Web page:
The registered agent must maintain records of all members of the ILLC which remains in the registered office and is not available to the public. Members have the right to inspect these records at any time.
ILLC’s are solely liable for its own debts, liabilities, and obligations.
No officer, manager, member, or employee of an ILLC can be held liable for the debts, liabilities, or obligations of an ILLC. However, if such person assumed responsibility for his or her acts or ommissions led to the debts, liabilities, or obligations.
A foreign judgment creditor must prove beyond a reasonable doubt that a property transferred to the ILLC by one of its members or on his or her behalf was done with the specific intent to defraud the particular creditor. In addition, the member failed to present a legitimate purpose for making the transfer and the member became insolvent as a result of the transfer.
Absent any treaty or law on the contrary, no foreign court judgment against any member or manager of an ILLC will not be recognized by the Antigua courts. Only judgments and orders obtained from an Antigua court will be enforced.
A minimum of one member is required to form an ILLC. Members can be citizens of and reside in any country.
The original members are named in the initial operating agreement when the ILLC is formed. Additional members may be included pursuant to the terms in the operating agreement.
More than one class of membership may be created by the operating agreement with or without voting rights and other limitations or restrictions. If no classes are designated, all members will have equal powers and rights.
The members may adopt a written operating agreement. It may be amended with the consent of all members or by all managers or a specific majority percentage of the managers as specified in the operating agreement.
The operating agreement determines whether a member can transfer his or her interests by consent from all managers and/or the non-transferring members.
Termination of membership should be included in the operating agreement. If not included, the law allows a member to withdraw only with the consent of all members.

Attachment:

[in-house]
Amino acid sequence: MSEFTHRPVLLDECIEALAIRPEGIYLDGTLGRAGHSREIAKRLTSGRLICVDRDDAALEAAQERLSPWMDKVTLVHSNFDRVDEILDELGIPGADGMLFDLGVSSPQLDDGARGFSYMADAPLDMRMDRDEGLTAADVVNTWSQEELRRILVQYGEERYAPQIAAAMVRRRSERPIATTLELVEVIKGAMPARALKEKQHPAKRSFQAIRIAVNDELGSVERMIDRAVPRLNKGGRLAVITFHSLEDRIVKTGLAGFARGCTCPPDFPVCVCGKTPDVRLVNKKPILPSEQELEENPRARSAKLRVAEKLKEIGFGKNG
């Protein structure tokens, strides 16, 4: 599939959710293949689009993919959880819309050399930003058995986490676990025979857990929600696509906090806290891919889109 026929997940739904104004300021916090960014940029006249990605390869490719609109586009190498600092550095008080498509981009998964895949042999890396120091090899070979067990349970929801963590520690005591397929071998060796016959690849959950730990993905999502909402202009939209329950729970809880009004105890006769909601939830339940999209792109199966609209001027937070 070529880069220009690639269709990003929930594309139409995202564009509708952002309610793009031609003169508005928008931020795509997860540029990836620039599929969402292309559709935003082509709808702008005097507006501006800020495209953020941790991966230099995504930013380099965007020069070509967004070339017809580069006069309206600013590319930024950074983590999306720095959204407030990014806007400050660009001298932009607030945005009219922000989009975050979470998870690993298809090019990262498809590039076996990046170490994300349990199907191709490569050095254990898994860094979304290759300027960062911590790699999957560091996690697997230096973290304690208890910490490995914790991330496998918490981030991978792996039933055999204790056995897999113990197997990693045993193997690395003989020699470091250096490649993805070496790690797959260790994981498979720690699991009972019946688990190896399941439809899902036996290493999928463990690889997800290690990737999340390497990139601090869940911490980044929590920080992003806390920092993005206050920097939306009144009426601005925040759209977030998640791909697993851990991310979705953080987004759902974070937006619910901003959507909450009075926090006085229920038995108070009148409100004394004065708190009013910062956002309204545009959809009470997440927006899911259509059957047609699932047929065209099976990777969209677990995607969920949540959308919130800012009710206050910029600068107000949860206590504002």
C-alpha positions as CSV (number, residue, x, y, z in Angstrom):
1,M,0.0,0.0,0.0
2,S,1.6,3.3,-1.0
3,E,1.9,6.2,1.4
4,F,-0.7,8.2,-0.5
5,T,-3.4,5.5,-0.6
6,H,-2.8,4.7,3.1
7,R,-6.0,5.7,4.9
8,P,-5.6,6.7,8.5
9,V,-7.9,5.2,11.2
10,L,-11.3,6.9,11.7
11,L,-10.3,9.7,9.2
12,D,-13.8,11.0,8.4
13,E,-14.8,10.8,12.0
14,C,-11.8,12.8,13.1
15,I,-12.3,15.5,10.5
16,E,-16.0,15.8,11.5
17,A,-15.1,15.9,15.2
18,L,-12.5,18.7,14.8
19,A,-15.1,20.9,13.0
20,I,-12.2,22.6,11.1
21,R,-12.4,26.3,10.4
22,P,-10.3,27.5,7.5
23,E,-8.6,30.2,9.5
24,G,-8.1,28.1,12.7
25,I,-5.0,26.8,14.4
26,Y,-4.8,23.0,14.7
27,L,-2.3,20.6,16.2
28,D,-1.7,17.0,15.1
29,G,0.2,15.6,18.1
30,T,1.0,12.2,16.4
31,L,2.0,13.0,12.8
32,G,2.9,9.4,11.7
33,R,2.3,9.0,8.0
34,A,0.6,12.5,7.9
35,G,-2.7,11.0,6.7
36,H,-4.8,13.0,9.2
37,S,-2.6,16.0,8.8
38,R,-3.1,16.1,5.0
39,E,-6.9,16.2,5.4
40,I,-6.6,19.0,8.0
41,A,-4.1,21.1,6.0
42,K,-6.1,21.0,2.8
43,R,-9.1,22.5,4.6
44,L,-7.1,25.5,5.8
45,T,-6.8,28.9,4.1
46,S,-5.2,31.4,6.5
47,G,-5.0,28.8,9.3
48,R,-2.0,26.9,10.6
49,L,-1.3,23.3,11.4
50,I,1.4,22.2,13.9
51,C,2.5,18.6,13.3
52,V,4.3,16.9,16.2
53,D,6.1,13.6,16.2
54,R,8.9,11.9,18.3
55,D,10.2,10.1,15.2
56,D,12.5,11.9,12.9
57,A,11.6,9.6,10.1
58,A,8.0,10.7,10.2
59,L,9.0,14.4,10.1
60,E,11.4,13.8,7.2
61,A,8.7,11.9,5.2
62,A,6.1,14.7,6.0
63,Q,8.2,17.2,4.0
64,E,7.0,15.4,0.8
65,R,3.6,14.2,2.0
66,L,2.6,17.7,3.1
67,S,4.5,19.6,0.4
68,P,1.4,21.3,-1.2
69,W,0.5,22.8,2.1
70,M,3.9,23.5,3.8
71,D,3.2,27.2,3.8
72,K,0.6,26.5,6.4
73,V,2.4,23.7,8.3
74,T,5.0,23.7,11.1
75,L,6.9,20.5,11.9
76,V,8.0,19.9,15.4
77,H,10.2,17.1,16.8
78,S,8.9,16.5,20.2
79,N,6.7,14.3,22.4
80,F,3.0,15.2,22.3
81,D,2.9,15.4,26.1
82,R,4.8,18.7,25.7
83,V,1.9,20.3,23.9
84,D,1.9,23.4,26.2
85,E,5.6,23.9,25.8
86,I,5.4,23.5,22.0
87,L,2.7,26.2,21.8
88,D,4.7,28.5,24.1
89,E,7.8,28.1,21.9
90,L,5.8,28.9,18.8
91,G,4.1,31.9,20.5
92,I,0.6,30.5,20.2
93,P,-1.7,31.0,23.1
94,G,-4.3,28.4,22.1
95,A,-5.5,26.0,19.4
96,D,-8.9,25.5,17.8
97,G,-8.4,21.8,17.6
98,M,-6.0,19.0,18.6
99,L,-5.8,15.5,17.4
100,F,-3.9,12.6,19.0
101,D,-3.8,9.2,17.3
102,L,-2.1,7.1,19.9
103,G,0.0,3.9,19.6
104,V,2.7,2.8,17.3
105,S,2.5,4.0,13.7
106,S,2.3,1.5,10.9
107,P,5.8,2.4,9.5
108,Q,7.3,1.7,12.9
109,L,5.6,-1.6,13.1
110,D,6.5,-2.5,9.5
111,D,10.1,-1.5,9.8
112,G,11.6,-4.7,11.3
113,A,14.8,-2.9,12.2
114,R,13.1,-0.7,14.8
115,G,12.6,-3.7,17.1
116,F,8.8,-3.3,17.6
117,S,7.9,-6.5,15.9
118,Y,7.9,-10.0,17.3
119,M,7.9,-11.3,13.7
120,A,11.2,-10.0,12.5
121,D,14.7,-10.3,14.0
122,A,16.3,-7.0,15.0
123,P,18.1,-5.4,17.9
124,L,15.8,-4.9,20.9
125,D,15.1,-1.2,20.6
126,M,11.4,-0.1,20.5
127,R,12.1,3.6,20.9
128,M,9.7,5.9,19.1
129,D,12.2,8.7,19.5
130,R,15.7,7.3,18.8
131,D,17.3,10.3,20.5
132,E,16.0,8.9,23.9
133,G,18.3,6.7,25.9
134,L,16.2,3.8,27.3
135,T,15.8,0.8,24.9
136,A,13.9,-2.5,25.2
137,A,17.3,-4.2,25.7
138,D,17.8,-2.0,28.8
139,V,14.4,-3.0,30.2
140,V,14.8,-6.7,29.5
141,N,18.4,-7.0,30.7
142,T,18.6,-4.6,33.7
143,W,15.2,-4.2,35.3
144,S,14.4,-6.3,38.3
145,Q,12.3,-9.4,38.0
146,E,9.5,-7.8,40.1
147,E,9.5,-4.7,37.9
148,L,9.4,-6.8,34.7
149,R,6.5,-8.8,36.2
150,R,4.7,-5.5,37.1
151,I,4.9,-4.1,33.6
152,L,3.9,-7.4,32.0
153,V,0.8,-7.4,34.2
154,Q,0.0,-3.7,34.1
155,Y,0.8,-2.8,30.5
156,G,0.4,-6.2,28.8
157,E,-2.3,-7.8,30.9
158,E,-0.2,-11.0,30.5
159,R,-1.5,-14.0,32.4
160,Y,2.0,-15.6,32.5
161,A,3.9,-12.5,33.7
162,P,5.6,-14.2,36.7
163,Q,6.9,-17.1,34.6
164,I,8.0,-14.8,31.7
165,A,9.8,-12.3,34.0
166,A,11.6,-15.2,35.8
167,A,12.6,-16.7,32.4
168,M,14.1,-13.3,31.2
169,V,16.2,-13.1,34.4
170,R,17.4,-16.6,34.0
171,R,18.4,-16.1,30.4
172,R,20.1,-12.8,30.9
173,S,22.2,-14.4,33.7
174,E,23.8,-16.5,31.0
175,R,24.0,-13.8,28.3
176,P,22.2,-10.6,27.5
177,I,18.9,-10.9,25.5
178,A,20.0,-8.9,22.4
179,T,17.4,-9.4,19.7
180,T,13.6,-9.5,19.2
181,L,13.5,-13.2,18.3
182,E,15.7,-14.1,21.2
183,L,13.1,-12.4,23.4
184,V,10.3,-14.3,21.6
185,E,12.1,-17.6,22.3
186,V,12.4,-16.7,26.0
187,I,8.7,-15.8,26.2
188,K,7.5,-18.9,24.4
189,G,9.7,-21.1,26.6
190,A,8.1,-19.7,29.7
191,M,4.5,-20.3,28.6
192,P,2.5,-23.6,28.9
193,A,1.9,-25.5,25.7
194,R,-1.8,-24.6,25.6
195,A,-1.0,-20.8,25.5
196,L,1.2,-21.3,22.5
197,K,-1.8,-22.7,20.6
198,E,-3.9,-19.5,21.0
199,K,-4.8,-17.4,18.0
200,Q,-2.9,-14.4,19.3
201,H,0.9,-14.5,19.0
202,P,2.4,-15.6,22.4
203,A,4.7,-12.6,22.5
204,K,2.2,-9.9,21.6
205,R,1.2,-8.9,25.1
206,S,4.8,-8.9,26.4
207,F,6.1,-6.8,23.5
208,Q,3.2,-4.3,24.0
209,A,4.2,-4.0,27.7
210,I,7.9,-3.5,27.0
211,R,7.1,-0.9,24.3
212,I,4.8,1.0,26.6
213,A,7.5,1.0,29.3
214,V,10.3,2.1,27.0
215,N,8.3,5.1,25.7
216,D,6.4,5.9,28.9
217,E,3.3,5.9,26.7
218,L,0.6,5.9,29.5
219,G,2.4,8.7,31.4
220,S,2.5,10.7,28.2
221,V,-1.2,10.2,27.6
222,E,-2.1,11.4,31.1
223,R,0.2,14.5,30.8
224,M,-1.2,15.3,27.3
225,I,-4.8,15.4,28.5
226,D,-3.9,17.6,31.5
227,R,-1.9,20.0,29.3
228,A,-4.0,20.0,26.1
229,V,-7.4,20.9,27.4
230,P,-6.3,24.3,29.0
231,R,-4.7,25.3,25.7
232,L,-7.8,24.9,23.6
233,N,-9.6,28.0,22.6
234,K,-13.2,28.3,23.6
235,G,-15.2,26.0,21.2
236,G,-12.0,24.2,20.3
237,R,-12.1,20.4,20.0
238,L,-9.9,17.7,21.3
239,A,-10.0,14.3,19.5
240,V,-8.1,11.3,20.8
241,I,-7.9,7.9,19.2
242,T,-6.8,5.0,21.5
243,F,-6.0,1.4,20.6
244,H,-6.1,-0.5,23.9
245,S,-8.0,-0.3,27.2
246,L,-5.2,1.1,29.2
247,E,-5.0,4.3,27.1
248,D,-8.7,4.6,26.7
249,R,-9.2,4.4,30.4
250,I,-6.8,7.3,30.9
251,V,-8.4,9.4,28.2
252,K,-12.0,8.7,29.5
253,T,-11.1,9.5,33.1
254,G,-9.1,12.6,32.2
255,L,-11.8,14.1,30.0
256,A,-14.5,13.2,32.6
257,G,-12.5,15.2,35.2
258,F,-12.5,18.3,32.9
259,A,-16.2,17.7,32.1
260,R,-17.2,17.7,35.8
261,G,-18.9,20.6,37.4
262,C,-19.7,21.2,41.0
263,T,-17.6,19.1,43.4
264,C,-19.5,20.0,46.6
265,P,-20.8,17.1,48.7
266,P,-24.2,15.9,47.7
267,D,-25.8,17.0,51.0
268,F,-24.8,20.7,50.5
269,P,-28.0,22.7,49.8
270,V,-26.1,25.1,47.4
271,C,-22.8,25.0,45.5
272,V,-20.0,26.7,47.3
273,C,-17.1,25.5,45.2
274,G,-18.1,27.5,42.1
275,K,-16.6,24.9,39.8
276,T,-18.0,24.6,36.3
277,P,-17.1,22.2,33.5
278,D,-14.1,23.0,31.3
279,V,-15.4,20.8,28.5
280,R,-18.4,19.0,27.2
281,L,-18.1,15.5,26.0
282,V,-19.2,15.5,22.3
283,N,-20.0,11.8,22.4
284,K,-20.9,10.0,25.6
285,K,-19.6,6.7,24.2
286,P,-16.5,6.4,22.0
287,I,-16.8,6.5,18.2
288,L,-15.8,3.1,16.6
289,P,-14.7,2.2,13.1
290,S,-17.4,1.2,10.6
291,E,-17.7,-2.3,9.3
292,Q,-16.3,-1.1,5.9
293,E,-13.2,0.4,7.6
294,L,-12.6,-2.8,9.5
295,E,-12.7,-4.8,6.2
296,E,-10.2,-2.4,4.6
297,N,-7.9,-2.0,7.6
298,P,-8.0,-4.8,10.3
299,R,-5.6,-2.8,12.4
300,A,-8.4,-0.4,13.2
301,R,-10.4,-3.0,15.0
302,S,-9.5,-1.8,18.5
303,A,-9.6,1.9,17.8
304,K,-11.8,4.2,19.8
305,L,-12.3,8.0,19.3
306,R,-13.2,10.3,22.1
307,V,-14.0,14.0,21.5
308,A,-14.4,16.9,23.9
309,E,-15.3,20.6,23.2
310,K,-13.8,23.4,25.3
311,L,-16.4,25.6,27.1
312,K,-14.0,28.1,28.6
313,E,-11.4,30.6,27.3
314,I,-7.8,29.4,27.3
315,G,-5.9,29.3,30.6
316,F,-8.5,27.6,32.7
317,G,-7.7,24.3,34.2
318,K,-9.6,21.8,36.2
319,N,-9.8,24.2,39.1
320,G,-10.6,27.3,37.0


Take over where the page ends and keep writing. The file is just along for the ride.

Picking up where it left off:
Expulsion of members should also be included in the operating agreement. Otherwise, a member may only be expelled for materially breaching the operating agreement or is convicted of a crime whose penalty is at least two years imprisonment, or engages in fraudulent conduct in relation to the ILLC’s business affairs; or the member fails to comply with agreements, undertakings, or obligations set forth in the operating agreement.
The operating agreement usually provides how the ILLC will be managed. Managers will be considered agents for the ILLC when carrying out its business.
Managers may be natural persons or legal entities of any nationality residing in any country.
Managers must maintain confidentiality of all information unless authorized to disclose or ordered by an Antigua court. Managers must always act in good faith with care, diligence, and with the skills of an ordinary prudent person.
An ILLC is exempt from the following taxes:
• Corporate taxes;
• Income taxes;
• Gift, estate, and inheritance taxes;
• Stamp duty; and
• Exchange controls regarding foreign currencies.
Note: U.S. taxpayers and all others paying income taxes on world income must report all income to their tax agencies.
The names of the members are never included in any public records.
Form an Antigua International Limited Liability Company (ILLC) Conclusion
An Antigua International Limited Liability Company (ILLC) enjoys the following benefits: 100% foreign membership, no taxes, asset protection, confidentiality, privacy, one member who can be the sole manager, and English as the official language.